Trapped for five days in caving's Barrier Reef, six Britons await rescue

Click to follow

It began as a mission to map one of the world's most complex and intriguing subterranean cave networks.

Described as "the Great Barrier Reef of caving", the interwoven network of caves and sumps in Mexico's Cueva Alpazat extends more than 60 miles.

But six British servicemen attempting to unravel its mysteries were trapped last night after rising underground waters blocked their passage to the surface.

The Britons - five from the services and one civilian - have been holed up in the network of caves, about 110 miles (175km) northeast of the capital, Mexico City, since last Wednesday.

Two expert divers from the British Army were last night flown out by the Ministry of Defence (MoD) to begin a risky operation to rescue the men from the flooded cave.

The potentially dangerous operation would end a five-day ordeal for the men, who went down into the caves in an attempt to map out one of the world's great unknown underground cave systems.

The divers were expected to arrive last night so that they could assess the risks involved in bringing up the team using underwater breathing equipment.

The vast network of underground caves is notorious for filling up rapidly with water when flash floods occur above the ground - especially in spring.

And not long after the team from the Combined Services Caving Association (CSCA) entered the caves late last week, that was precisely what happened. "They were caught by unforecast rain," said a spokesman for the Ministry of Defence.

But the CSCA's "Cuetzalan Tiger" expedition had not gone unprepared. Like any experienced caving team, they assessed the risk - and took five days' worth of food, sleeping bags, radios and even novels.

They also knew that a previous expedition had stashed another five days' worth of supplies in parts of the cave system that never flood. They also had a "mole phone", which uses magnetic currents in the ground to communicate.

The problem now, though, is how - and when - they can get out. For the rains have shown no sign of stopping. And the flood waters are not receding.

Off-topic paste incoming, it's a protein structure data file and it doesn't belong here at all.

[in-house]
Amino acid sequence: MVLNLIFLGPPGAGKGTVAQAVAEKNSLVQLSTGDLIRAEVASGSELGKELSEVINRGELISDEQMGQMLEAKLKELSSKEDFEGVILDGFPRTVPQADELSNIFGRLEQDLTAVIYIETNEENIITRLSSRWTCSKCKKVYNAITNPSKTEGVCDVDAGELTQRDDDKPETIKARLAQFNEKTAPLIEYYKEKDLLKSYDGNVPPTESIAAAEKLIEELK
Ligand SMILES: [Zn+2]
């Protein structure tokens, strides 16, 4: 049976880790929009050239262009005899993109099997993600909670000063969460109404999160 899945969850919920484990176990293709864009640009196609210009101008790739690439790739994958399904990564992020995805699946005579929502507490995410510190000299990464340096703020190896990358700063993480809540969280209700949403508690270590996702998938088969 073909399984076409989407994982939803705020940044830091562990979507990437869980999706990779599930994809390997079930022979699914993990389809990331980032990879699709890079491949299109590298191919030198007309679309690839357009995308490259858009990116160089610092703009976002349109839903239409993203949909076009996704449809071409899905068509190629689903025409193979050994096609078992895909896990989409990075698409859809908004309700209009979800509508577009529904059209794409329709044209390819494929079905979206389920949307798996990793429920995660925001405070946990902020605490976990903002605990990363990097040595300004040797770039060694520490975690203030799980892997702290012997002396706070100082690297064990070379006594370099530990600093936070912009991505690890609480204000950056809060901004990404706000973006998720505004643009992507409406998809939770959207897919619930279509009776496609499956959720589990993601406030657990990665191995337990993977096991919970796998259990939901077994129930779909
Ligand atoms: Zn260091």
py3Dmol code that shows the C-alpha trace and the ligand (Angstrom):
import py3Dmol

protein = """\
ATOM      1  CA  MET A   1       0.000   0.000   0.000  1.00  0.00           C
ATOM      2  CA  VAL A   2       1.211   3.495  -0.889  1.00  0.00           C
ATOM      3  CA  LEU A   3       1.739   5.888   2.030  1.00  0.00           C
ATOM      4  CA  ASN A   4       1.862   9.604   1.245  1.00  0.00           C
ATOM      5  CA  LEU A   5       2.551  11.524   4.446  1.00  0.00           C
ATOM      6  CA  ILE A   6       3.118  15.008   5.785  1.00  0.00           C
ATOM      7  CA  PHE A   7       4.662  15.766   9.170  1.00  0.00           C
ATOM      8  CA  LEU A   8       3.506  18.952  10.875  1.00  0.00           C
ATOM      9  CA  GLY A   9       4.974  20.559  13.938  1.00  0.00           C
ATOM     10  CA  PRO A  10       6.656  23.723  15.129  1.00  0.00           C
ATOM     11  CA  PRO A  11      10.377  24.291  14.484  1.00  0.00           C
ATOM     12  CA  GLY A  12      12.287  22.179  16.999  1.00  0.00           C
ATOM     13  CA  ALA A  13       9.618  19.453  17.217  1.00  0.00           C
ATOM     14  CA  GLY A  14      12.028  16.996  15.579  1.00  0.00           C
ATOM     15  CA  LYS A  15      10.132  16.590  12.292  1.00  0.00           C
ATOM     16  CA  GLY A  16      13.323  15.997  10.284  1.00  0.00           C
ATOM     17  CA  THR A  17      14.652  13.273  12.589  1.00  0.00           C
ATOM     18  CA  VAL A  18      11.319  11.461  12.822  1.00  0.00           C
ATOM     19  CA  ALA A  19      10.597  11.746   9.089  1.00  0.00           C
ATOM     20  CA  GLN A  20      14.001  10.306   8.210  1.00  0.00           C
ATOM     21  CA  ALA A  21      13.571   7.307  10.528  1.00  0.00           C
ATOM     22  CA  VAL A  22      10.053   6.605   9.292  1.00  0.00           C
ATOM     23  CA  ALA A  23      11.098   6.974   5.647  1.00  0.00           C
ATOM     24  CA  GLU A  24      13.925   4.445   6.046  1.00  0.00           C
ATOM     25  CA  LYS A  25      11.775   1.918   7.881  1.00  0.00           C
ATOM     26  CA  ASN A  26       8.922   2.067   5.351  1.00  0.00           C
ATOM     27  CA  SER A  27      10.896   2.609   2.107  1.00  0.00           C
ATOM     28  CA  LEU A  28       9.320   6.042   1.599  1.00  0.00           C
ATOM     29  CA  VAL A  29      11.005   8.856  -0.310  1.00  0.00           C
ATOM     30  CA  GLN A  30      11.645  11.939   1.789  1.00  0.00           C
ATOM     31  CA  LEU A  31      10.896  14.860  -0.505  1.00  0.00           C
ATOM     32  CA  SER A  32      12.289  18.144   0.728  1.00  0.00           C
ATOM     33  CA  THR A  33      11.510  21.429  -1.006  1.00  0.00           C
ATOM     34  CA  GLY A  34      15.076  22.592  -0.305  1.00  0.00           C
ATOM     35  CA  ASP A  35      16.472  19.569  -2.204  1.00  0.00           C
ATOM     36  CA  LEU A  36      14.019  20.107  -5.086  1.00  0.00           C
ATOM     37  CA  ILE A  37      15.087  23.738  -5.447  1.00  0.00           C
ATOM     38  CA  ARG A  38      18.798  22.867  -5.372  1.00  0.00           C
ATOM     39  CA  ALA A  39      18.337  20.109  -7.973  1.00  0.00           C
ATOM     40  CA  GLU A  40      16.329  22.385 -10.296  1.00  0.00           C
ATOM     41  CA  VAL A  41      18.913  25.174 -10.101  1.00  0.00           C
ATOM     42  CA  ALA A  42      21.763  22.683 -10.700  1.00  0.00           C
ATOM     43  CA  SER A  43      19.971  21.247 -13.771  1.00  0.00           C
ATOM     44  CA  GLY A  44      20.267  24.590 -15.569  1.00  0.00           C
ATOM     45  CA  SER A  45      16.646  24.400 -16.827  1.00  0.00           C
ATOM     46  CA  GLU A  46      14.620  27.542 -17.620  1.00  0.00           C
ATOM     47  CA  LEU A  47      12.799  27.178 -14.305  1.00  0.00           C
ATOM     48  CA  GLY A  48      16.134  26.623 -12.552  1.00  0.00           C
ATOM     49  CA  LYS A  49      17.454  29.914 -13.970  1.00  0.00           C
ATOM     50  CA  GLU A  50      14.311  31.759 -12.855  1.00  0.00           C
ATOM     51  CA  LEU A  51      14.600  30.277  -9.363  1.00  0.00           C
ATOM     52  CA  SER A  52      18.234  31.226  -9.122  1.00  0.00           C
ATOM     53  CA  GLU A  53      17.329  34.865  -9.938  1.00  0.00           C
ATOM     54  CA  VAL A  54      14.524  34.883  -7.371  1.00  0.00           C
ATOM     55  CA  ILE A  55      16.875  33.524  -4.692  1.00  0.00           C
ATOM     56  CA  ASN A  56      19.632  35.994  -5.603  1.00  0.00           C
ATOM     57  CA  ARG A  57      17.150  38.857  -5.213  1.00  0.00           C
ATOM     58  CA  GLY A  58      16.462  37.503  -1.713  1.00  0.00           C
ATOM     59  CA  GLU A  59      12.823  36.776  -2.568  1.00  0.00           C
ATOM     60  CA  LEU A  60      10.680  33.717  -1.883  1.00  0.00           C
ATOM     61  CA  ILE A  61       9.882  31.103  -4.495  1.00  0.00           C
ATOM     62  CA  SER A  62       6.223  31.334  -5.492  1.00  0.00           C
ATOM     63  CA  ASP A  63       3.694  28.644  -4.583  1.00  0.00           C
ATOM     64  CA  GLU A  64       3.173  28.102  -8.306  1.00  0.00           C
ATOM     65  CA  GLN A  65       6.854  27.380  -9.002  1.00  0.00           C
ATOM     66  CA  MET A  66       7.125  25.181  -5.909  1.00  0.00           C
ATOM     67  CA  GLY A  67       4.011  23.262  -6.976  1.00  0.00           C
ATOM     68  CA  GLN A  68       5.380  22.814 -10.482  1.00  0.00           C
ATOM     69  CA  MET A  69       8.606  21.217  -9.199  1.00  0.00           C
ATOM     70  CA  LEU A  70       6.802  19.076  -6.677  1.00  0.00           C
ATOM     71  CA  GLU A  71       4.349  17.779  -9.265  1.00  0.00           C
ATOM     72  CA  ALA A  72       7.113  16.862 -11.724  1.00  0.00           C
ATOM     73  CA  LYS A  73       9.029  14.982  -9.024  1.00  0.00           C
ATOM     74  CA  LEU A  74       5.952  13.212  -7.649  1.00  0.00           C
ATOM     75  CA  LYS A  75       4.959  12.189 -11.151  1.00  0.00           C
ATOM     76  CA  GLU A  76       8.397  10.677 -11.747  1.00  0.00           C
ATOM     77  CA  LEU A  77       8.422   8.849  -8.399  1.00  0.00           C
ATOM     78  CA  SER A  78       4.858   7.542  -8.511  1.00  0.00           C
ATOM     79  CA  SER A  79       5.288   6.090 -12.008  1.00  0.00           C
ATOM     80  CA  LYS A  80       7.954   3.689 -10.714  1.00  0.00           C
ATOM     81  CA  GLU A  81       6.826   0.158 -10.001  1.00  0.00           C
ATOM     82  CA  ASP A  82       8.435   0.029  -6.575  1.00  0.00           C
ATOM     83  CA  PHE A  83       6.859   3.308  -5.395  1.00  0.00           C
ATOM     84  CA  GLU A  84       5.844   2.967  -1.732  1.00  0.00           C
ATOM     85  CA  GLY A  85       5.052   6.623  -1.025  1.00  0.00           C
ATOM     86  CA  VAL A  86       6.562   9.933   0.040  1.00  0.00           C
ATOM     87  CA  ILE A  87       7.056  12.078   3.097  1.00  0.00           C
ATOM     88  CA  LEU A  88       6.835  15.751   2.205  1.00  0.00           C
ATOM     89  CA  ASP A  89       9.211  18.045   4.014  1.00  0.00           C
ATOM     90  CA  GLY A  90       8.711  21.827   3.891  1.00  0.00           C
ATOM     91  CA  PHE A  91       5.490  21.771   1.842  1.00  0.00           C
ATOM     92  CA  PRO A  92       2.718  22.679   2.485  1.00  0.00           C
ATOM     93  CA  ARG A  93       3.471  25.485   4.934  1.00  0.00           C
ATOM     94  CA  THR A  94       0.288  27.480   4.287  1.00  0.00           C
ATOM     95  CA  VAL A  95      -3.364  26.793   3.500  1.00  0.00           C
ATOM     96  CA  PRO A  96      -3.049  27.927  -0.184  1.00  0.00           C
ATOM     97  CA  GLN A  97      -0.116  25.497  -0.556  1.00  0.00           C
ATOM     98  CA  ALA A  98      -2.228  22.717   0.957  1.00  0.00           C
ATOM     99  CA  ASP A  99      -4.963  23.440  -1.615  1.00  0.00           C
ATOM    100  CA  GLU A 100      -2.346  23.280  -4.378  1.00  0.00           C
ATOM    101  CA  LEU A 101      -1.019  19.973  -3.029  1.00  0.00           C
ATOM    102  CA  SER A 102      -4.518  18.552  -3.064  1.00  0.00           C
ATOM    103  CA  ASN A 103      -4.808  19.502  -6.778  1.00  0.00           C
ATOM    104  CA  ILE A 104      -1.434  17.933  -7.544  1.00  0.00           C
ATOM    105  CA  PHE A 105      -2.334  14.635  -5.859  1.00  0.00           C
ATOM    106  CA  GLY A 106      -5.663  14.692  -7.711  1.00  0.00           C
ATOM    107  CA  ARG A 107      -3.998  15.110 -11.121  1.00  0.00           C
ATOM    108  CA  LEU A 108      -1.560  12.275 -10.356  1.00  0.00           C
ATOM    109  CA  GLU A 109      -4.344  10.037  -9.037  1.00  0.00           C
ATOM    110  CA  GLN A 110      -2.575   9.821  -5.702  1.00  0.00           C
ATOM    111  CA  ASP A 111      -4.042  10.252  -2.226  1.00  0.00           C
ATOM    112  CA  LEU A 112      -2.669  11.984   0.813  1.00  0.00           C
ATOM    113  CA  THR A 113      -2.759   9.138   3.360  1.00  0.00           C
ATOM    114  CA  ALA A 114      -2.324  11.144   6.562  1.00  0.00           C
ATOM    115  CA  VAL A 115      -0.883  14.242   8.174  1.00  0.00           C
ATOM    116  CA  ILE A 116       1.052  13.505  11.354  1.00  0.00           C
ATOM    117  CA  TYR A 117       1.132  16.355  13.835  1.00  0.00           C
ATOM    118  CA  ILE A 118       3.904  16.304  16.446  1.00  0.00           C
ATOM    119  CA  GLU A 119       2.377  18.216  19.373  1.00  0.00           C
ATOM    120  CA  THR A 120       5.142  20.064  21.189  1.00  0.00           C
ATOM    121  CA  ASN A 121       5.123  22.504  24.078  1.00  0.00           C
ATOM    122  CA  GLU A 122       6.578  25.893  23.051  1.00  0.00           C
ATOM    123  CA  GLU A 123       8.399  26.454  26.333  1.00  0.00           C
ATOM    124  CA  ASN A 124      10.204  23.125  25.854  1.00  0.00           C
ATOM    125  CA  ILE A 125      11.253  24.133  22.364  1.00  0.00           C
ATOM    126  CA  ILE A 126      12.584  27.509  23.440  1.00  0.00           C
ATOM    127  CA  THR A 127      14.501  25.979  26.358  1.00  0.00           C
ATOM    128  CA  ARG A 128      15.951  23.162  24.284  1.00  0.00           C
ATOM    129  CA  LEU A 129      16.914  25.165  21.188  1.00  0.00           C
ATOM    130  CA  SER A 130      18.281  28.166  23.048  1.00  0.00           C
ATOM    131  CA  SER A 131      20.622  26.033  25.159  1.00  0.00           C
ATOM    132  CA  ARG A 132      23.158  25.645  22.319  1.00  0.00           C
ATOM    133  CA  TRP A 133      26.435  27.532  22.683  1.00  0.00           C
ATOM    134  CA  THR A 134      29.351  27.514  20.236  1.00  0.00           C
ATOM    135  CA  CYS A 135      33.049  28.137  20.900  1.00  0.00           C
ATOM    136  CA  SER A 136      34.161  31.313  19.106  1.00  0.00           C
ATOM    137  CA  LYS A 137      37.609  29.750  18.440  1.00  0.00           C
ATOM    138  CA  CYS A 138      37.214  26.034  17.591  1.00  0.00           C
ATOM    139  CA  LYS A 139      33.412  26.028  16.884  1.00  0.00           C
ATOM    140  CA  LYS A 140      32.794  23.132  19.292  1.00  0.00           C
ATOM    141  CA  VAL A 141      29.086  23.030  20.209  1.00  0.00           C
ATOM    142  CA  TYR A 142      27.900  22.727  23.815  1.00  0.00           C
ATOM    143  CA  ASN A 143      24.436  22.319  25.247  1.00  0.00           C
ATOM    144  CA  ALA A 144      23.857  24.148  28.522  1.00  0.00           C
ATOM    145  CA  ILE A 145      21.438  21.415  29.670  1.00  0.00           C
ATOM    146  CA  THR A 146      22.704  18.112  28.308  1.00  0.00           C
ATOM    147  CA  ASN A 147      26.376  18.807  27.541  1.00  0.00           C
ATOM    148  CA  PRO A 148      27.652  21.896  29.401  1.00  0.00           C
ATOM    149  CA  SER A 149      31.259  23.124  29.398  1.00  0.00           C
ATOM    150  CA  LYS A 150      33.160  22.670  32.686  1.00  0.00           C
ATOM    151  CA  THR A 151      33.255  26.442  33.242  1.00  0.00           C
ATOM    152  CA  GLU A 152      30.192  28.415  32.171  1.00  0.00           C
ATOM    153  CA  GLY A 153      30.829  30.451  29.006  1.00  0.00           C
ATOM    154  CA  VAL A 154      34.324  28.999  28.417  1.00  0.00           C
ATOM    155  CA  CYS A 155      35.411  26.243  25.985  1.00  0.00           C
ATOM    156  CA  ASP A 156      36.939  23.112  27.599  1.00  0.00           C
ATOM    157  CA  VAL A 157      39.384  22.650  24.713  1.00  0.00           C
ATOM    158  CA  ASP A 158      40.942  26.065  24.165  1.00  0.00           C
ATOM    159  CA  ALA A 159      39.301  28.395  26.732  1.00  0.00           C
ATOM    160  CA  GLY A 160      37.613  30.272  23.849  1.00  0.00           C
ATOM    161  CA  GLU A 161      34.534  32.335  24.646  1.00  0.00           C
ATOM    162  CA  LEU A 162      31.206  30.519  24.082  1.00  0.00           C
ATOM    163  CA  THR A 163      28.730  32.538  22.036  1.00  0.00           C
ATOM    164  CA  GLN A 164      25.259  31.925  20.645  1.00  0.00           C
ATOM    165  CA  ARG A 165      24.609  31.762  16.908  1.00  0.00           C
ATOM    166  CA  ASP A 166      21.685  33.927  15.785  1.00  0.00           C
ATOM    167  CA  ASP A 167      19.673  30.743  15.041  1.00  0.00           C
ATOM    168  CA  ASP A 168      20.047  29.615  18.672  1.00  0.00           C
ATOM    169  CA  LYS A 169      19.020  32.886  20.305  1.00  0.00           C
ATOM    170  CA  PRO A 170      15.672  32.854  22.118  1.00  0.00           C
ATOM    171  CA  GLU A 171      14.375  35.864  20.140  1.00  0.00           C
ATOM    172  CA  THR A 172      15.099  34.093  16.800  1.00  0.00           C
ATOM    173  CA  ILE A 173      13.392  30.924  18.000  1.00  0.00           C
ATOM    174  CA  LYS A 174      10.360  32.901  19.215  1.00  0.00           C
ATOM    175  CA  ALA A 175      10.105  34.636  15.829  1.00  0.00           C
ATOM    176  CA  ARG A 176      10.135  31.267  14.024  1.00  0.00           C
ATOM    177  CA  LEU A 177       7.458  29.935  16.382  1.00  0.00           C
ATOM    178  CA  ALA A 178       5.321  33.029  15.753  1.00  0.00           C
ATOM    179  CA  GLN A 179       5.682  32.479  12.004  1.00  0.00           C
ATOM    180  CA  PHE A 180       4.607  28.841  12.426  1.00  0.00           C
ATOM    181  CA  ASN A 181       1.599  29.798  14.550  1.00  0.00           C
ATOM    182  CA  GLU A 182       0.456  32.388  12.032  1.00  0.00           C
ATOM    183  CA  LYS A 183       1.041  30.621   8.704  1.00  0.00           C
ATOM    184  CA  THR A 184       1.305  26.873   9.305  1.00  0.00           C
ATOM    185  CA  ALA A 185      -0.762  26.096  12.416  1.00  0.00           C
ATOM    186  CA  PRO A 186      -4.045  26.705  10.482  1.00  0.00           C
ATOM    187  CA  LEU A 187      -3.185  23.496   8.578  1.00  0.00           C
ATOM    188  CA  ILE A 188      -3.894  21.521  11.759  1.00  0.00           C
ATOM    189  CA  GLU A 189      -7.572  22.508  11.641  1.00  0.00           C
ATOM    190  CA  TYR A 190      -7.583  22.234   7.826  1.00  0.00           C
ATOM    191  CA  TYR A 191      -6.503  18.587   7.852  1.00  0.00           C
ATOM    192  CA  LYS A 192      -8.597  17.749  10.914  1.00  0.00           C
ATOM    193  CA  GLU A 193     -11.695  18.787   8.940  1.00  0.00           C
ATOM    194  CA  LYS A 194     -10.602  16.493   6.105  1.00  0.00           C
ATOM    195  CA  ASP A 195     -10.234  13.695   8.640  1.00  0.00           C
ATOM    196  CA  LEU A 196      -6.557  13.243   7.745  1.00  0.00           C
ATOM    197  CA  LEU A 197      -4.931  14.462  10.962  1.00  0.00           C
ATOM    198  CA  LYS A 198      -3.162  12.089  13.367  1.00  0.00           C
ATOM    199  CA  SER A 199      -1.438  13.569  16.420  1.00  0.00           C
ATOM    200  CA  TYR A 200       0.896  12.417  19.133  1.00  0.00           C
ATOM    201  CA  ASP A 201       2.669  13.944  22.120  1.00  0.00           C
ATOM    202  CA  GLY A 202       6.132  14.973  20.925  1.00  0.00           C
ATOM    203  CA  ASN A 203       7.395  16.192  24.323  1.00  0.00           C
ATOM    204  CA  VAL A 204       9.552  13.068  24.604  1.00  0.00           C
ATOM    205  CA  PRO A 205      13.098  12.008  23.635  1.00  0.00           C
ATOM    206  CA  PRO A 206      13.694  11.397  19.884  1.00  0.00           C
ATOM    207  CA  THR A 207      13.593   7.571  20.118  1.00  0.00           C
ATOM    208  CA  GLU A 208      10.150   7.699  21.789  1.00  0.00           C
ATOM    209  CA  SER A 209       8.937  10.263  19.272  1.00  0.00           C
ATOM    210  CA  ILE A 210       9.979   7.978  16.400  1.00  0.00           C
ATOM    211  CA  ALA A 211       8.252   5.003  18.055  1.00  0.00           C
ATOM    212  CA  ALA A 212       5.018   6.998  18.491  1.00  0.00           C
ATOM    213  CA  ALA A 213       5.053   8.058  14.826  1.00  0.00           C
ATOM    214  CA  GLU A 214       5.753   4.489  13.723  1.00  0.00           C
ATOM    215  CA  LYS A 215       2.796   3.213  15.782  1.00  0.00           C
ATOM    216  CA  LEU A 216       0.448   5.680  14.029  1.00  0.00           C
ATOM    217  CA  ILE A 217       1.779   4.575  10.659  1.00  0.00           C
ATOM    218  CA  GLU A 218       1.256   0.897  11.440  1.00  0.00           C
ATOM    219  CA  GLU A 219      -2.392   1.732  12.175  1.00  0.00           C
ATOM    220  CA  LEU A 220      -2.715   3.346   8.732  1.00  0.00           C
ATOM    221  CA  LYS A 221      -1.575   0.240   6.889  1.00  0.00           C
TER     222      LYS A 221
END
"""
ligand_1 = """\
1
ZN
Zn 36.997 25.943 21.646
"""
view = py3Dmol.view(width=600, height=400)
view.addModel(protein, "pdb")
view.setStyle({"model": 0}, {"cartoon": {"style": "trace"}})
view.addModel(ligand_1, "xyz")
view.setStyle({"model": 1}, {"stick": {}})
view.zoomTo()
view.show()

It's not the first time that a Forces' expedition has run into trouble. In 1994 an Army expedition to Borneo, attempting to make the first descent through Low's Gully on Mt Kinabulu, got lost and broke the cardinal rule of such expeditions by splitting up. Half of the group managed to crawl out, but it was several days before the other five - two officers and three civilians - were able to gain their freedom.

It is hoped that this expedition will not suffer such a dramatic fate. The team of six - five from the CSCA and a British civilian who is acting as a guide - have been holed up above a sump, with wetsuits to keep them warm and rations.

Nor is finding water - usually the heaviest item to carry on any field trip - a problem. "I think their problem is having too much fresh water," quipped Mick Day, chairman of the National Caving Association.

Mr Day noted that the limestone caves are subject to frequent flooding: "When that happens this particular cave has an entrance which can flood for a length of up to 100 metres - it fills up to the roof. You can't get in or out."

Unless, that is, you stop waiting and enlist a cave diver.

"They would swim down with a smaller version of Scuba-style gear, with smaller tanks and a rope which would be used like a handrail," explained a spokesman for the Ministry of Defence. Then all the the trapped cavers would have to do is don the breathing apparatus and swim up through the sump to the exit.

A MoD spokesman said: "At the moment we think that the sump has receded to around 1.5m of water. The thing is that if you haven't done it before, then it could be slightly scary, like your first Scuba dive."

Jose Ignacio Macias, spokesman for the Civil Protection Agency in Puebla state, where the cave is located, insisted that the currents were "what stopped them from getting out". He added "perhaps they had no rope to get out, but for the moment we don't know much more about their situation."

The MoD - perhaps mindful nowadays of avoiding any repetition of the Low's Gully fiasco - was dismissive of the idea. "A cave collapse is not part of the situation report we have received from the field officer in the location," said the spokesman. "There are some errors in what's being reported because some over-excited local officials are talking to anybody. The British officer there says they're going to sit it out for now."

But that decision has clearly irked some of the would-be Mexican rescuers, who seem to be surprised that a party whose members have explored the caves many times before should be declining their help.

"Civil protection rescuers are at the scene, but the six Englishmen have refused all help as I imagine they don't trust in the abilities of the Mexican rescuers," said Jose Trinidad Luna Reyes, the Puebla Red Cross spokesman.

But the MoD gave every indication last night of quietly relishing the idea that the expedition had, by chance, turned out not to be plain sailing. "This is adventurous training, to test leadership, stamina and self-reliance," said a spokesman last night.

"There has to be some element of risk. You don't put off climbing the Matterhorn because it'll be cold and snowy; you have to go and do it anyway."